One real estate agent is so excited about what cryptocurrency can do for the industry that she chose to convert her sales commission directly into it — but only for one deal, so far.
After successfully executing an investment property transaction on a two-bedroom family home, real estate agent Manuela Londono-Osorio of Culture Estate, a small real estate brokerage in Scotch Plains, New Jersey, accepted her commission check into her cryptocurrency wallet — an online system that allows you to convert dollars into popular cryptocurrencies such as ethereum and bitcoin, according to a story that was first uncovered by RealtorMag.com.
“I’m super excited that, at the end of the day, I’m a pioneer when it comes to being an agent paid in cryptocurrency,” Londono-Osorio told Inman.
After the brokerage got the payment in regular U.S. dollars, they transferred Londono-Osorio’s commission into her cryptowallet. She then decided to accept in the form of ethereum, one of the many popular cyptocurrencies available. She could also convert it into bitcoin or another type on the market.
But that’s not all Culture Estate hopes to do. The brokerage aims to incorporate digital currency into more of its property sales. Eventually, the company wants to have a transaction in which everyone involved — from the seller to the home inspector to the broker — is paid in cryptocurrency.
While the details of how such a transaction would work still need to be discerned, Londono-Osorio’s cryptocurrency commission seems to have gone off without a hitch.
“The first thing we did to get our foot in the door is pay our agent in cryptocurrency,” Culture Estate broker Luis Leiva told Inman.
The benefit to receiving certain kinds of payment in cryptocurrency is that it is transparent and available instantly instead of having to be cleared like a wire transfer, according to Londono-Osorio.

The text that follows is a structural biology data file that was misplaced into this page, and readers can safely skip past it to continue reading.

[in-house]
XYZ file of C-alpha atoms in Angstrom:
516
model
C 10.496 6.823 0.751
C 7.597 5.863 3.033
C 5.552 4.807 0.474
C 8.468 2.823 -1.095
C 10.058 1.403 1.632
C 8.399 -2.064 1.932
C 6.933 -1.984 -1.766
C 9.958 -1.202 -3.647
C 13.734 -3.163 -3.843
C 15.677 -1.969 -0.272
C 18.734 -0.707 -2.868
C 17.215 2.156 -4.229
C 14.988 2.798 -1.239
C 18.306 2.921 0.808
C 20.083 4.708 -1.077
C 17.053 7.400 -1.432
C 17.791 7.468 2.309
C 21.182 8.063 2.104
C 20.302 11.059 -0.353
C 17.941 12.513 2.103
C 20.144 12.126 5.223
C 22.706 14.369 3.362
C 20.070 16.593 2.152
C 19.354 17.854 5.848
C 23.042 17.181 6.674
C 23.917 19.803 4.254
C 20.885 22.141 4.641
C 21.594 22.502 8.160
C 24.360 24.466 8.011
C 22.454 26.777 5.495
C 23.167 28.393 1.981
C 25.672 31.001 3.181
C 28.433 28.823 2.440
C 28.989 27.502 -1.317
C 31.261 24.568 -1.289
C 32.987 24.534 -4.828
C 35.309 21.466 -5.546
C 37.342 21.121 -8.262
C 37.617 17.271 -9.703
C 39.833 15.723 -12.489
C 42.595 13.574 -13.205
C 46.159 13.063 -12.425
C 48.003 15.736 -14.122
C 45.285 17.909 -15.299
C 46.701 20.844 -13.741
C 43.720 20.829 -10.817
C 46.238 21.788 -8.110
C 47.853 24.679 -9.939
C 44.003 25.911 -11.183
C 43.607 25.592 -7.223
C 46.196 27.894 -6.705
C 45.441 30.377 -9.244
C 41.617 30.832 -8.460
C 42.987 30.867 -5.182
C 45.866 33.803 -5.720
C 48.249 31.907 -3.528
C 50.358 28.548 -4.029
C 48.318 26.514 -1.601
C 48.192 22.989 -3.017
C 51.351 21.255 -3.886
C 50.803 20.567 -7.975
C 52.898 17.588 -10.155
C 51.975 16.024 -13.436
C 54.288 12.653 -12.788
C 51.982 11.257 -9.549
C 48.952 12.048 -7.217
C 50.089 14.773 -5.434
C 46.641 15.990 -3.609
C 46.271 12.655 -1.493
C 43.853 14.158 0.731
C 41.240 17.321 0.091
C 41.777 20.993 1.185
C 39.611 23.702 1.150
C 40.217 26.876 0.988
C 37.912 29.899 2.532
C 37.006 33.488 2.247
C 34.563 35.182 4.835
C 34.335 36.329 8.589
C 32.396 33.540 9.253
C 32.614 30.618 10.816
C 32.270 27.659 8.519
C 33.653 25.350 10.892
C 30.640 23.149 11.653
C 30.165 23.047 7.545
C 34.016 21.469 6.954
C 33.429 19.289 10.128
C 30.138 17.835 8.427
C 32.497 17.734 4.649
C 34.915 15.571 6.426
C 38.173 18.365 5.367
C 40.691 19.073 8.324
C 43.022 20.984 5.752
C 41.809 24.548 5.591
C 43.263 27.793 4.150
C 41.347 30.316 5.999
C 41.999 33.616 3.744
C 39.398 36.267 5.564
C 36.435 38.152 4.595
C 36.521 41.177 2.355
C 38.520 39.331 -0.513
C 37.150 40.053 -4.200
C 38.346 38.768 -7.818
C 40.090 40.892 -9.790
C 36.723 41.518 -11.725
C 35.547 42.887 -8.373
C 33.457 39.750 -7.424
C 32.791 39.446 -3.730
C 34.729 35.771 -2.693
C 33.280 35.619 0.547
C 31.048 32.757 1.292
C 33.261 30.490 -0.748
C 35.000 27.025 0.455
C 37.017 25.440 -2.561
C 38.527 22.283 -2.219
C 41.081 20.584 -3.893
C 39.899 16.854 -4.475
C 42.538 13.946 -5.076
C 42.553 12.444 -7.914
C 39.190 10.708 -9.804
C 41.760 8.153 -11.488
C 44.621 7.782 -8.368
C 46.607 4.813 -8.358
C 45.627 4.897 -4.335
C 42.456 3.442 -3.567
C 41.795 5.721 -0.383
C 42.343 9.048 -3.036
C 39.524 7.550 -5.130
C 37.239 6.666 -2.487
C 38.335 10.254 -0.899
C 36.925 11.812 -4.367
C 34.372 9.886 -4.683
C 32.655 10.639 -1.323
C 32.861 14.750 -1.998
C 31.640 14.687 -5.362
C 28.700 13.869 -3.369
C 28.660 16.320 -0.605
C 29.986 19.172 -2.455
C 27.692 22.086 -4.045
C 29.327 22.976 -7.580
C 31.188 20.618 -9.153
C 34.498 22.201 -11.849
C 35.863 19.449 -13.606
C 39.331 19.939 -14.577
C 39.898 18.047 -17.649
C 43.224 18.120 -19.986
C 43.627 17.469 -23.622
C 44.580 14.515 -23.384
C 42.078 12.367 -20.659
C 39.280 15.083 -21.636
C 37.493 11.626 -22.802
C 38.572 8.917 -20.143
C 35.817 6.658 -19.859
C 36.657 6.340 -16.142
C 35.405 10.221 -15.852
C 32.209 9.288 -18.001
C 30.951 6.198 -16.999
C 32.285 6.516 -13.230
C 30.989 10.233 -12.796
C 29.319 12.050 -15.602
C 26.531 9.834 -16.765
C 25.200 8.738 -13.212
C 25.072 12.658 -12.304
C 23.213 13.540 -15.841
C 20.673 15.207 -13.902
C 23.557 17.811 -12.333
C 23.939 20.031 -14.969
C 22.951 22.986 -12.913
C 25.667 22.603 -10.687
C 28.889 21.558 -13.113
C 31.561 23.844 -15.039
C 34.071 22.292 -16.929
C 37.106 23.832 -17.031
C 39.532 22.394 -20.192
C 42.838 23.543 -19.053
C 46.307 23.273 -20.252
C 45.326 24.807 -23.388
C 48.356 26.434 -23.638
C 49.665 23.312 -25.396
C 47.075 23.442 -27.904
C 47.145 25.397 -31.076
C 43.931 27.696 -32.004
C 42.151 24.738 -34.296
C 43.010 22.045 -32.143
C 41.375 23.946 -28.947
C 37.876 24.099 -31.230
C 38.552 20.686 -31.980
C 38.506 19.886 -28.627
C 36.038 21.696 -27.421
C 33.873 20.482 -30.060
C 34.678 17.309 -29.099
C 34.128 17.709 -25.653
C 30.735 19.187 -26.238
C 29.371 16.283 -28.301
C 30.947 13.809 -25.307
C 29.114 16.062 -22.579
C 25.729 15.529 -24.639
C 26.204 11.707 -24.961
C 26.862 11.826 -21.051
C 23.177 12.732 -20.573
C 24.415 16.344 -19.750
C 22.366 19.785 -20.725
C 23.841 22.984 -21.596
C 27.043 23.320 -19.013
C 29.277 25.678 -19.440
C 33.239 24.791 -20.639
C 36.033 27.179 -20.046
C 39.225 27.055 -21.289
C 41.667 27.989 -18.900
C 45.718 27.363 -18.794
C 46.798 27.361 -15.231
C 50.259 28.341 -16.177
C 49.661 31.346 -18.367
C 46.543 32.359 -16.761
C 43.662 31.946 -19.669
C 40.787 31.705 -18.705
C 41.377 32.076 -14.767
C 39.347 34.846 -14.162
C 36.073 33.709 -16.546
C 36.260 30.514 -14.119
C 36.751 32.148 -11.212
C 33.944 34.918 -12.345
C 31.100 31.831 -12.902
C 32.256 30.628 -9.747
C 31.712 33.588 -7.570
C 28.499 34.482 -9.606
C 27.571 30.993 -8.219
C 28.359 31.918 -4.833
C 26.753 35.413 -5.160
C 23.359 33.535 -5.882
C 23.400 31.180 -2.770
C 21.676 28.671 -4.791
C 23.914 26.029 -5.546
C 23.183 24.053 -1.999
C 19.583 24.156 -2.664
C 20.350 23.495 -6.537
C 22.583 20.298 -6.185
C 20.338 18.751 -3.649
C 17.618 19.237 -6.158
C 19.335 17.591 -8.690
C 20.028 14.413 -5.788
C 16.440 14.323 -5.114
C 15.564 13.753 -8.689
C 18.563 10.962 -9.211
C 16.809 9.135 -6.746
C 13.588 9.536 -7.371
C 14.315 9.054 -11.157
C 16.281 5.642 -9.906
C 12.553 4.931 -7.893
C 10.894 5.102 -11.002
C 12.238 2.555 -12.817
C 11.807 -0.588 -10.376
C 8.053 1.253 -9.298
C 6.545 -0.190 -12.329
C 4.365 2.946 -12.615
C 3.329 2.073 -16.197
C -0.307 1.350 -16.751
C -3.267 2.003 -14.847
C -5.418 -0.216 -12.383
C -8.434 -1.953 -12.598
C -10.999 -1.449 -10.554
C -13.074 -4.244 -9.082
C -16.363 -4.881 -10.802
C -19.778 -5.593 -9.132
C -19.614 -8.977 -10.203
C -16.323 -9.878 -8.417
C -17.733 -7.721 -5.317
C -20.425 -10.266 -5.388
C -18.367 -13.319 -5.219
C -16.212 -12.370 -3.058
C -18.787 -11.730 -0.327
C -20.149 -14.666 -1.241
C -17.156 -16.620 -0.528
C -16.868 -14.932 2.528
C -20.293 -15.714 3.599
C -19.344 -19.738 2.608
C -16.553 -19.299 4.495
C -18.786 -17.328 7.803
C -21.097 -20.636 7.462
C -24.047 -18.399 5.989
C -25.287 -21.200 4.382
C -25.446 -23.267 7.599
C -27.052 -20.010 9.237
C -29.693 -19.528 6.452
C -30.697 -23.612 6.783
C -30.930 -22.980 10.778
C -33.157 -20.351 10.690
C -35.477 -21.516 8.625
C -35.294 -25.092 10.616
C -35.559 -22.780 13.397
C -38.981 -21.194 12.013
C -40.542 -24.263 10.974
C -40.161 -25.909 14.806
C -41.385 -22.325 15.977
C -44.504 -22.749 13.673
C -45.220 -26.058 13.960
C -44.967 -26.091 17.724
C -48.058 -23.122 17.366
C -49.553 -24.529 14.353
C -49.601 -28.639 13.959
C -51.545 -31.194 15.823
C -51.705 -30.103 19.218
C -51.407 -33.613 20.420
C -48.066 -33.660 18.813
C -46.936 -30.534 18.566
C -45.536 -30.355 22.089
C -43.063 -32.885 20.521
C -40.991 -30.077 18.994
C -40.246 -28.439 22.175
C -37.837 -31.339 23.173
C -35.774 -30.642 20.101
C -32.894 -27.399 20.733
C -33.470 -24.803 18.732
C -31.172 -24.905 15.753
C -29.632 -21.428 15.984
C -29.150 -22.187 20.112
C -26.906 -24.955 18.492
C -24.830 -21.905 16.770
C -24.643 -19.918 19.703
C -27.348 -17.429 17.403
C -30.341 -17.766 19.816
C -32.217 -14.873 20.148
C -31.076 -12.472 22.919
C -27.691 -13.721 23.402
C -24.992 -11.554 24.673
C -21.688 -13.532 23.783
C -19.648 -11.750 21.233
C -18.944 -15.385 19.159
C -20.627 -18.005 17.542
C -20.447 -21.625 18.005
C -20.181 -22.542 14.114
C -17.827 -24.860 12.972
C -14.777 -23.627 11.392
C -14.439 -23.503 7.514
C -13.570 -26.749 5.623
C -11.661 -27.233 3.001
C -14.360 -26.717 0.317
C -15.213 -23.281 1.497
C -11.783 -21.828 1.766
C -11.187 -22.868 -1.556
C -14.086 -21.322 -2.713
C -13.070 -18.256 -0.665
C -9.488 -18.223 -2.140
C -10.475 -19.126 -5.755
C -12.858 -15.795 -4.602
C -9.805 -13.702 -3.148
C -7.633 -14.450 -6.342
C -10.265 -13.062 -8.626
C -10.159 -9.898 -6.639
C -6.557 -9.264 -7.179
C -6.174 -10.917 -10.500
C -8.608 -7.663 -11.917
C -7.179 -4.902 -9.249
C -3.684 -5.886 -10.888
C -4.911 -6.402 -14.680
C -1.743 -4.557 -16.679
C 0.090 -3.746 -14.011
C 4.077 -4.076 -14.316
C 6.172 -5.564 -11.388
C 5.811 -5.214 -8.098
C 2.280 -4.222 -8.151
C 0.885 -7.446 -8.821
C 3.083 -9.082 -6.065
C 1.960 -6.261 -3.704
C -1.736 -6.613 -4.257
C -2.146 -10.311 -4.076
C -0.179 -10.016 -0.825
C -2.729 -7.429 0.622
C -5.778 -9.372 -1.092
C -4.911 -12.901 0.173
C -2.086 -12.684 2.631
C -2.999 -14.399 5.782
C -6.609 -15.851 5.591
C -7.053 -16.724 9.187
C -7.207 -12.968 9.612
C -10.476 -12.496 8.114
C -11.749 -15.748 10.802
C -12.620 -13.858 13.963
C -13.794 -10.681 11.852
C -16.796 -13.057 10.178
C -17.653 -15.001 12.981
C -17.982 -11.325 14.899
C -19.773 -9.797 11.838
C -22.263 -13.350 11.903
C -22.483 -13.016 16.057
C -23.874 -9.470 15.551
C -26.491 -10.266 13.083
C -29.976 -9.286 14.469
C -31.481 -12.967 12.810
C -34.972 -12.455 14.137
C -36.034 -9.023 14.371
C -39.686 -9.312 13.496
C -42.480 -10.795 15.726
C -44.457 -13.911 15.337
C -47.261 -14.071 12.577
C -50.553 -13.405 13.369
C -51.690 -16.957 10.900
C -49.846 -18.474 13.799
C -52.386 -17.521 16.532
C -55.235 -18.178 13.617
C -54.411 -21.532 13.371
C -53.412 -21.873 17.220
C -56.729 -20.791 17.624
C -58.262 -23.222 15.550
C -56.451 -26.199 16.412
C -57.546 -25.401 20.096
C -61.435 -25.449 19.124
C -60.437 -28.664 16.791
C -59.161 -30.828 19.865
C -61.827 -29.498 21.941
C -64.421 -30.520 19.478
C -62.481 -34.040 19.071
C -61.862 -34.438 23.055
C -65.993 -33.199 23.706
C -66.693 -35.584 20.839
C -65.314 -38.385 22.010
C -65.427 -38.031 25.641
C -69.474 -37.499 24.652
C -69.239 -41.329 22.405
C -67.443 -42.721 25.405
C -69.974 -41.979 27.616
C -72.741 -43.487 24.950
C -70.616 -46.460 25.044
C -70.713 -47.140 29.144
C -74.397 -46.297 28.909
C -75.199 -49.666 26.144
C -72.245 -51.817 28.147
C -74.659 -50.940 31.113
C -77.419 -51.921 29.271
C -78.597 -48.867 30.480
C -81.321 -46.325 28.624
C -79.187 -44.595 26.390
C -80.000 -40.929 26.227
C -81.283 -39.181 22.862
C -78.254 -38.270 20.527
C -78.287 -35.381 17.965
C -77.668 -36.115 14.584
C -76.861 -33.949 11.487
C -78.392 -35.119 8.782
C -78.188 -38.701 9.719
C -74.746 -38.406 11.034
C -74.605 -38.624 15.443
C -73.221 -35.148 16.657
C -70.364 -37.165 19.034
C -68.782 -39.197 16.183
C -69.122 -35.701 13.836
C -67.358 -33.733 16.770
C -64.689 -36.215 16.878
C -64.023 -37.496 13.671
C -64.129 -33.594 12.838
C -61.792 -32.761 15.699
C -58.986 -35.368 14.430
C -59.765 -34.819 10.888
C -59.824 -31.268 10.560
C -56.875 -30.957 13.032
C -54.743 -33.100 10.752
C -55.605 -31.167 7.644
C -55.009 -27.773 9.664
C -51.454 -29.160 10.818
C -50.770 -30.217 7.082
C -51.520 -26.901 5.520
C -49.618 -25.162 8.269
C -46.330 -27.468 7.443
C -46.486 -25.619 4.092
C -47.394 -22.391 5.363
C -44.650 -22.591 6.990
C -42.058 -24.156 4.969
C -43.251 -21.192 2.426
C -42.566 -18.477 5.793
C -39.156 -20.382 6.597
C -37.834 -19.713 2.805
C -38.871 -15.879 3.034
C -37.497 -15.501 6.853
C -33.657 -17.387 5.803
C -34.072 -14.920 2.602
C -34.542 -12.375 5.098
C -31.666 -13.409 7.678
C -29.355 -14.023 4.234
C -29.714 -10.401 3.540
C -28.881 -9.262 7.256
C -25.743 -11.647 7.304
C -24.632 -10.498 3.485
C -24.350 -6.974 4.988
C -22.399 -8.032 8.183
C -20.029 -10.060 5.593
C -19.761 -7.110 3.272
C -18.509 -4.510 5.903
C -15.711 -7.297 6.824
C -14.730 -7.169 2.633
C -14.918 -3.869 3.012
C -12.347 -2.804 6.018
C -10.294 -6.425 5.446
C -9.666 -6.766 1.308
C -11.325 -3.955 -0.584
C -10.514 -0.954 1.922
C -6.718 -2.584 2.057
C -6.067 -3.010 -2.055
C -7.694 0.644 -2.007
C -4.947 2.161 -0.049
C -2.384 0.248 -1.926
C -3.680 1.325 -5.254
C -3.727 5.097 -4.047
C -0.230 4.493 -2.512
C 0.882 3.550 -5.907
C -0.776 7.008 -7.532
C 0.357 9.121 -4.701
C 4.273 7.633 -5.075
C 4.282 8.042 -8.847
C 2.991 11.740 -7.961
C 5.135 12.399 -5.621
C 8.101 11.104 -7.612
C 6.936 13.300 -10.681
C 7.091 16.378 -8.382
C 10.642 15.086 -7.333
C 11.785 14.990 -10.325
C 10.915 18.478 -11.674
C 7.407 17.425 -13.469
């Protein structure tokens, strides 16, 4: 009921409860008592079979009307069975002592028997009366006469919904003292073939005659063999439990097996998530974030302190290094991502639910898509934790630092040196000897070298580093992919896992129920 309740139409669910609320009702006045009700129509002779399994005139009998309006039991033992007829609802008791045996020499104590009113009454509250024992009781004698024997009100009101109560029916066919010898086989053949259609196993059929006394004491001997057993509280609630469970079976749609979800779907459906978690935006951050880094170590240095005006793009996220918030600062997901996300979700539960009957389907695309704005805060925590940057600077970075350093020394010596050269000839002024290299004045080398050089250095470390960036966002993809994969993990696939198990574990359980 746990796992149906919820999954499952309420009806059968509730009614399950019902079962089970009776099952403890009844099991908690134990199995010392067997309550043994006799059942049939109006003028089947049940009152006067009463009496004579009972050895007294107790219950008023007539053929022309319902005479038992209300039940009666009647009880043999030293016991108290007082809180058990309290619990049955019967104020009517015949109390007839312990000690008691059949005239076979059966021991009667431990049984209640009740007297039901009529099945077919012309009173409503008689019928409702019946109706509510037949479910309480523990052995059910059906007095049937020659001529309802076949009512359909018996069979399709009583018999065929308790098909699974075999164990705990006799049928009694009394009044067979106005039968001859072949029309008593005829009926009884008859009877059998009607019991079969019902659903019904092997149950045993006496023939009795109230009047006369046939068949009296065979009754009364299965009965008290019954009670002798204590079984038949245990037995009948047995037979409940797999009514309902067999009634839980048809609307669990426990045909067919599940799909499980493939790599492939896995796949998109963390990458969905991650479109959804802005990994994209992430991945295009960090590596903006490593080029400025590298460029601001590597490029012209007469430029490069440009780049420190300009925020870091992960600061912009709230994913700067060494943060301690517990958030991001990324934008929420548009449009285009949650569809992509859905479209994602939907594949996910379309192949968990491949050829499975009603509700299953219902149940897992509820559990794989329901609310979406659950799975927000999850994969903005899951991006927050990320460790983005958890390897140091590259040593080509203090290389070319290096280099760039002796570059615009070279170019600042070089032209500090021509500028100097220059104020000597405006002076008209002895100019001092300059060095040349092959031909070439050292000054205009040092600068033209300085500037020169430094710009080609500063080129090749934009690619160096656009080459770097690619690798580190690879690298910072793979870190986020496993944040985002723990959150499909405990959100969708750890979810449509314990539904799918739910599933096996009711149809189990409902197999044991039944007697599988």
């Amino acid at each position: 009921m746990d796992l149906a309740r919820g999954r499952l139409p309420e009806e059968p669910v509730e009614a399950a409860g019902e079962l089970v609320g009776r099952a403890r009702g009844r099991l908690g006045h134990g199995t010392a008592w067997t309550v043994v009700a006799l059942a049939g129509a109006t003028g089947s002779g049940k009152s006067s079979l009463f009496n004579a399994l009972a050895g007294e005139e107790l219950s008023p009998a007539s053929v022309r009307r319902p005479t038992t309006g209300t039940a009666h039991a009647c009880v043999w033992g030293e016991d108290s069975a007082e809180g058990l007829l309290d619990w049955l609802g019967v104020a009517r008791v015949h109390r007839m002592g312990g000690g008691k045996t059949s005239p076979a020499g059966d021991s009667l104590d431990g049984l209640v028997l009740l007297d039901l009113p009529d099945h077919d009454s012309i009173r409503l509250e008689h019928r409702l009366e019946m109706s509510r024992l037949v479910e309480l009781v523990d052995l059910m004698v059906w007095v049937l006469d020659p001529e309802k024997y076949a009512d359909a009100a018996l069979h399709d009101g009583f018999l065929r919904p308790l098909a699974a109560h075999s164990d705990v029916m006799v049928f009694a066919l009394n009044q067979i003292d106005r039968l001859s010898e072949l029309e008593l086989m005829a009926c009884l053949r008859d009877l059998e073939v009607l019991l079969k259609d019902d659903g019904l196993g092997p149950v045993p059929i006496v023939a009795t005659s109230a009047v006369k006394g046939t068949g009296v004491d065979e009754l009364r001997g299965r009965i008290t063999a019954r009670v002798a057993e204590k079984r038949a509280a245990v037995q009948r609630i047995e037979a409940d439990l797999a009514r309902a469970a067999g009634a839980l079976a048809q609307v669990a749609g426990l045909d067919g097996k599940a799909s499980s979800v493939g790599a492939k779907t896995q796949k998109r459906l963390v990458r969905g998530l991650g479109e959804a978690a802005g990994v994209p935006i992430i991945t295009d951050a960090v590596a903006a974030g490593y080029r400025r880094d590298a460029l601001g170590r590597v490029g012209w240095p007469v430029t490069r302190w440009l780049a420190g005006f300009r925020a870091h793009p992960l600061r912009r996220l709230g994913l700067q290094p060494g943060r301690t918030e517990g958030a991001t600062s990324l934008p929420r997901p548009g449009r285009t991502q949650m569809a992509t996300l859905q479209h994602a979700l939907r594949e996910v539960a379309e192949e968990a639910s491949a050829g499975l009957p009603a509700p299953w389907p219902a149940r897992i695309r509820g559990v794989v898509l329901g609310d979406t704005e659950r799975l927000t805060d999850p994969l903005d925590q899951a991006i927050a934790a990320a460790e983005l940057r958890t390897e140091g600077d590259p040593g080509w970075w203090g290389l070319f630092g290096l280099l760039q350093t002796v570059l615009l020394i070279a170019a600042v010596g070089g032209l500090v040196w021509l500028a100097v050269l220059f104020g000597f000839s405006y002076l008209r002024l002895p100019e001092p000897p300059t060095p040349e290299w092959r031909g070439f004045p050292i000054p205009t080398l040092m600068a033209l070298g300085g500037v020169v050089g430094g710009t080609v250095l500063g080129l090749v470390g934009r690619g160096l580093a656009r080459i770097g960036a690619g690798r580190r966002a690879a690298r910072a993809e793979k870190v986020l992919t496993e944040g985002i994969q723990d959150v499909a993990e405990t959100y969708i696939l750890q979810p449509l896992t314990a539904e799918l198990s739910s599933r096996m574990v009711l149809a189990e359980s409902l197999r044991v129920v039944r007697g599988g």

But as cryptocurrency fluctuates in value and is still in its infant stages, Londono-Osorio knows that accepting cryptocurrency instead of money is a risky move. The payment she receives could rise or fall in its conversion value to fiat currencies.
“I’m willing to take the risk right now to shine some light on it,” the agent, who first invested $1,000 in cryptocurrency while in college, said.
However, when it comes to future commissions, Londono-Osorio said she would not necessarily accept them all in cryptocurrency. “I told the broker ‘Pay me now,’ because right now [cryptocurrency is] on the low point and it can be used for more.”
While homes purchased with bitcoin are what most people associate with cryptocurrency in real estate, it is actually the blockchain technology underlying digital money that both Leiva and Londono-Osorio also see as having serious potential for the industry.
Blockchain, a ledger system distributed across thousands of computers, acts as an immutable record of transactions. Over the last few years, numerous startup companies have used blockchain to track real estate transactions and property titles.
As such, Culture Estate hopes to bring cryptocurrency into several aspects of its business model — both through the use of blockchain and by finding sellers willing to accept digital currency for property sales.
“Just like the .com, [cryptocurrency] is going to find its place until it becomes a staple,” Leiva said.